I’ve been prepping for my upcoming training from the Institute of Functional Medicine’s Gastrointestinal Health Advanced Practice Module. Not surprisingly, I’ve been digging deeper into the science of our digestive track and those belly bugs that I’m obsessing over.
Recently, I’ve come across some interesting studies that link the physiological stresses of changes in sleep patterns, environmental exposures, and diet to shifts in our microbiome (belly bugs) diversity. This results in changes in our health.
On my homepage, I reviewed a really cool (and somewhat science fiction-like) study on the connection between our sleep-wake cycle and our gut microbiome balance. This change in gut bug results in alterations in our metabolism and can contribute to inflammatory weight gain.
In this blog, I’m going to explore more updates on how our gut bugs are impacted by life factors and why the “Yogurt Junk Food Scam” is something to watch out for!
Study Finds Microbiome Shift with ICU Stay-The Impact of Physiological Stress
A small recent trial with 14 selected patients in an Intensive Care Unit (ICU) sought to determine how prolonged critical illness affected microbiome diversity. They found that the shift can be highly pathogenic, with as little as two communities of species remaining from his prolonged stress. This lack of diversity in gut bugs creates a decrease in resiliency and has negative health consequences. Although it is a small, selective trial, it supports how physiologic stress plays a key role in changing the microbiome composition in our bellies. (1)
Microbiome, Inflammation, Immune Modulation, and MS
An expert interview in Medscape had a fascinating discussion that showed how the gut of MS patients was different than healthy controls.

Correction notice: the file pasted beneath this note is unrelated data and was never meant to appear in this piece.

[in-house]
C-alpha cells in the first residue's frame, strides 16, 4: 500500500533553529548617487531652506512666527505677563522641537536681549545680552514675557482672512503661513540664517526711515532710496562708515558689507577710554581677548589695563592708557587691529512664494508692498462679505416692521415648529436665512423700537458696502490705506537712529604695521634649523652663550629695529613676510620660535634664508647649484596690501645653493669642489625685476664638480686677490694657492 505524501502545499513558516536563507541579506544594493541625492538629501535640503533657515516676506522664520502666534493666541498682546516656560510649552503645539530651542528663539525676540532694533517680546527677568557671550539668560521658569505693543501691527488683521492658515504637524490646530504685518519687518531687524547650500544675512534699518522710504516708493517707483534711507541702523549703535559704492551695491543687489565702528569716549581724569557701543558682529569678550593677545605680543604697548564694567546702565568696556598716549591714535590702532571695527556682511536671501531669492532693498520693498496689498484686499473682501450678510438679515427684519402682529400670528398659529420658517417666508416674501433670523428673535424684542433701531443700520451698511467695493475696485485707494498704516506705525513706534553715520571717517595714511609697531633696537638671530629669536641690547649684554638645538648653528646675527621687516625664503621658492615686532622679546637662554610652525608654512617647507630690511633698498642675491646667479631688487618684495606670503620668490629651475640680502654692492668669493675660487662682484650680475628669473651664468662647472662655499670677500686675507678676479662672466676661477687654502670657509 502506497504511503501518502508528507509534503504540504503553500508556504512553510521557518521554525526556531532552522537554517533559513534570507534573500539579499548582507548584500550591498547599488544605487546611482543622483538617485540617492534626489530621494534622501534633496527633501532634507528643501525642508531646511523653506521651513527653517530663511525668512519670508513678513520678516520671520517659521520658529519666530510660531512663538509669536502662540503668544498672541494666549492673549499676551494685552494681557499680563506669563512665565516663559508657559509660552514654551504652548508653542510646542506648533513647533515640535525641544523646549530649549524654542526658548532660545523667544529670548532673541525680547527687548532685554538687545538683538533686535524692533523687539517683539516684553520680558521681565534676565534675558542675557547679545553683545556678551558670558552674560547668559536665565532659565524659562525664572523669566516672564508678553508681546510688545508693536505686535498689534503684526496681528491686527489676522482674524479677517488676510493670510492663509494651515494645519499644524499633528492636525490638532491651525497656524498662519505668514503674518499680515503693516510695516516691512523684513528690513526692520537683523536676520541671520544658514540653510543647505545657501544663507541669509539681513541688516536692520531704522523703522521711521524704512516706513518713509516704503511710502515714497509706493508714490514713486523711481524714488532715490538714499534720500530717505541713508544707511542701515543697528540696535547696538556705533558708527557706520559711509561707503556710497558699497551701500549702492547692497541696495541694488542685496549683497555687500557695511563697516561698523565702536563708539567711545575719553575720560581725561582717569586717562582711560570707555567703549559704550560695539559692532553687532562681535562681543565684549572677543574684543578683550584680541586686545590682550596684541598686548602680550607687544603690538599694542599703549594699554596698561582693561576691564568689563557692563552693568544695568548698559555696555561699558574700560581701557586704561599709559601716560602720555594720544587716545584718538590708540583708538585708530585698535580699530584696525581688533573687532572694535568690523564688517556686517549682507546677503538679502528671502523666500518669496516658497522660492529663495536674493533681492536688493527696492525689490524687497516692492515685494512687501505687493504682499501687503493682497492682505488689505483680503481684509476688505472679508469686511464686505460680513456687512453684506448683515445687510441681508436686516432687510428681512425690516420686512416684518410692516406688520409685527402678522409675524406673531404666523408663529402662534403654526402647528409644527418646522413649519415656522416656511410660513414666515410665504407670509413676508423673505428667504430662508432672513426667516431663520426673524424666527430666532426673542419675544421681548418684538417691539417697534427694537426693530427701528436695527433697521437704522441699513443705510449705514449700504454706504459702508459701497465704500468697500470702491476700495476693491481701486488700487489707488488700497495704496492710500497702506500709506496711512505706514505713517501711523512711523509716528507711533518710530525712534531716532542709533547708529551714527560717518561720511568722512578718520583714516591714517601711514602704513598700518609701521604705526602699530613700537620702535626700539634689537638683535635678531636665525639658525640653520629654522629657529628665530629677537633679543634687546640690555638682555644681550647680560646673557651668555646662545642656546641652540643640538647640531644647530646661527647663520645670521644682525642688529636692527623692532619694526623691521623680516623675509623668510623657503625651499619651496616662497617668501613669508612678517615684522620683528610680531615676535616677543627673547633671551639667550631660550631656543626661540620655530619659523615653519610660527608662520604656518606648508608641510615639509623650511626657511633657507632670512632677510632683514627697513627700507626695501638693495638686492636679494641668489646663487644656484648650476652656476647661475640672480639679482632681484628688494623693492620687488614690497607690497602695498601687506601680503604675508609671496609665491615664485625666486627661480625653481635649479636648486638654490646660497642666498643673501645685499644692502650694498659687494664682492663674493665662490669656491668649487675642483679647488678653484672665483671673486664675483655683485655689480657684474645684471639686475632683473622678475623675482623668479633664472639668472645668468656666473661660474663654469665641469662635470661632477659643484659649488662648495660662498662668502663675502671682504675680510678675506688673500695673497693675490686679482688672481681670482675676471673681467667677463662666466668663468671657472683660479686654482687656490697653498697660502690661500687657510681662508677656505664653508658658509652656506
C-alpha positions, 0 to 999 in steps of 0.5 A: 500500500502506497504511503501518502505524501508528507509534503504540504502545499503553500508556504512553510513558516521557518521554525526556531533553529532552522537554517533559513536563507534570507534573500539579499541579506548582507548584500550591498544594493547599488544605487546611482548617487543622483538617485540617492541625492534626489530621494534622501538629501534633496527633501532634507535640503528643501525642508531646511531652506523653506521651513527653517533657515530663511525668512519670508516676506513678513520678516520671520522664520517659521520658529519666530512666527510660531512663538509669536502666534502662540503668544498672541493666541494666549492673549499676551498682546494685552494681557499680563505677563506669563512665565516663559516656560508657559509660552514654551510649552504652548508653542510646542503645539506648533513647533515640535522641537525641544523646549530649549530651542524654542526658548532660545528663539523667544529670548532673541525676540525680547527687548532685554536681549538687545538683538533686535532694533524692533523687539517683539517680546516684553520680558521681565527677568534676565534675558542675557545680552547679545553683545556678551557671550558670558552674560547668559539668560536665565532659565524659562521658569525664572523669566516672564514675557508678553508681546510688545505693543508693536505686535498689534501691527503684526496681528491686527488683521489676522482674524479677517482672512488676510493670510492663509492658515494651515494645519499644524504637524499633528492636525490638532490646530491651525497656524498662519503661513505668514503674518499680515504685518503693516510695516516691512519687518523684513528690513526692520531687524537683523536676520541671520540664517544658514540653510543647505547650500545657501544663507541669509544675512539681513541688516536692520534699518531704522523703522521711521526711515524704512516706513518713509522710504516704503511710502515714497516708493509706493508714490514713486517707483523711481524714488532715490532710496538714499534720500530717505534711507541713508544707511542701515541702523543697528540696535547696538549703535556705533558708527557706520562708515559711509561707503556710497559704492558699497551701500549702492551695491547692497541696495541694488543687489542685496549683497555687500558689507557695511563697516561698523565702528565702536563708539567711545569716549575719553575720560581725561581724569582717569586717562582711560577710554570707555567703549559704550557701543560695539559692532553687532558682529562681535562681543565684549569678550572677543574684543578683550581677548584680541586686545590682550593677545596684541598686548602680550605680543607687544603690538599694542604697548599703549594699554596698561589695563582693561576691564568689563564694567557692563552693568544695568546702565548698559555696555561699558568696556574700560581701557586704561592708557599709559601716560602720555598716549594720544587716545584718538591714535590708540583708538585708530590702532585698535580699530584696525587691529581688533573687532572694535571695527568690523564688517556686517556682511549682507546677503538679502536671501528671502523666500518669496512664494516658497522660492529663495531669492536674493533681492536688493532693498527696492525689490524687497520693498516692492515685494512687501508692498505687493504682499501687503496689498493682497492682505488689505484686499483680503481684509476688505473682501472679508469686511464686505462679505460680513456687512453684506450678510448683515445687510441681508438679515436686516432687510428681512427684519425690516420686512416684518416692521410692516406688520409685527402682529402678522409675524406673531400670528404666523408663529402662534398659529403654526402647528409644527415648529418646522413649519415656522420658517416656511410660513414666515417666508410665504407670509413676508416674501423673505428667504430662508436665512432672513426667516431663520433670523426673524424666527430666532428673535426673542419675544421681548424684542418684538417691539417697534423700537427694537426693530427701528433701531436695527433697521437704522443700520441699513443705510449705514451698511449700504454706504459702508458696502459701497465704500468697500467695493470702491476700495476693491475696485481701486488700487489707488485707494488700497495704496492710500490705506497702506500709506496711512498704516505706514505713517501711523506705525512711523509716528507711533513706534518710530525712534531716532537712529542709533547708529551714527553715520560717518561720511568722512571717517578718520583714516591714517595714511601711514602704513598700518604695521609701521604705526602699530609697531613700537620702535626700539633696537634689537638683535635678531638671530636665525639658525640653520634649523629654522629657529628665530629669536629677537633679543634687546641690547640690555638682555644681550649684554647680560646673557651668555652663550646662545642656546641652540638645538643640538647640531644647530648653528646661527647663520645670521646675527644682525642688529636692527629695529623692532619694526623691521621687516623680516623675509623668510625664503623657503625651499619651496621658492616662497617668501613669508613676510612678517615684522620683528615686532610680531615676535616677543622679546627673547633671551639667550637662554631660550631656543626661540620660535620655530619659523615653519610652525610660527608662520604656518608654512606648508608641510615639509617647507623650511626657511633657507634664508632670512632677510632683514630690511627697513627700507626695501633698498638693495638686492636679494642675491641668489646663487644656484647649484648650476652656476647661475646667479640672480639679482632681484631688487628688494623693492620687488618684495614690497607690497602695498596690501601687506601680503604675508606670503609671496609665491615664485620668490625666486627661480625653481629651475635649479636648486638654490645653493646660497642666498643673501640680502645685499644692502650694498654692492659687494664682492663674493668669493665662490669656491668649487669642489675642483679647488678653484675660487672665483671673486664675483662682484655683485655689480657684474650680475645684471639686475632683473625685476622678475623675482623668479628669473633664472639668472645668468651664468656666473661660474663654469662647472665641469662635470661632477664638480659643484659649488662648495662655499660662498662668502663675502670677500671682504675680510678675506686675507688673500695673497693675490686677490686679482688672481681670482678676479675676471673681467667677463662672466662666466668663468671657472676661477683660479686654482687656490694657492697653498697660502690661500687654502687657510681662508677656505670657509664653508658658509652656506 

What this demonstrates is that if we treat our bellies good bugs right through healthy lifestyle measures (sleep, diet, proper supplements, and stress control), we can help modulate our immune response for the better. This supports the first study on how physiological stress can impact our immune response.
Here’s an excerpt:
Dr Jangi: The preliminary data show that there are at least a couple of different genera of bacteria that are different in the gut of MS patients compared with healthy controls. We found that a bug called Methanobrevibacteriaceae is enriched in the gut of MS patients and seems to have immunoproliferative properties that drive inflammation. We also found that the population of Butyricimonas bacteria is low in MS patients compared with healthy controls. This is an interesting result because these bacteria produce butyrate, which is thought to be immunosuppressive, but we do need to repeat this study in a larger cohort.
So it seems that our work initially supports the idea that the gut in MS patients contains bugs that drive inflammation and are low in the types of bacteria that control inflammation. This is consistent with work in rheumatoid arthritis and inflammatory bowel disease. (2)
Probiotics Protect From Toxic Metals in Study
We are getting an explosion of information in science on how toxins in our world affect our health. Still, did you know that our microbiome could protect us from heavy metal exposure?
According to another study in mBio, consumption of probiotic yogurt (containing Lactobacilllus rhamnosus GR) had a protective effect against further increases in mercury and arsenic in pregnant women from Tanzania vs. than in controls. (3-4) According to the abstract, differences in microbiome composition were also linked to blood levels of lead: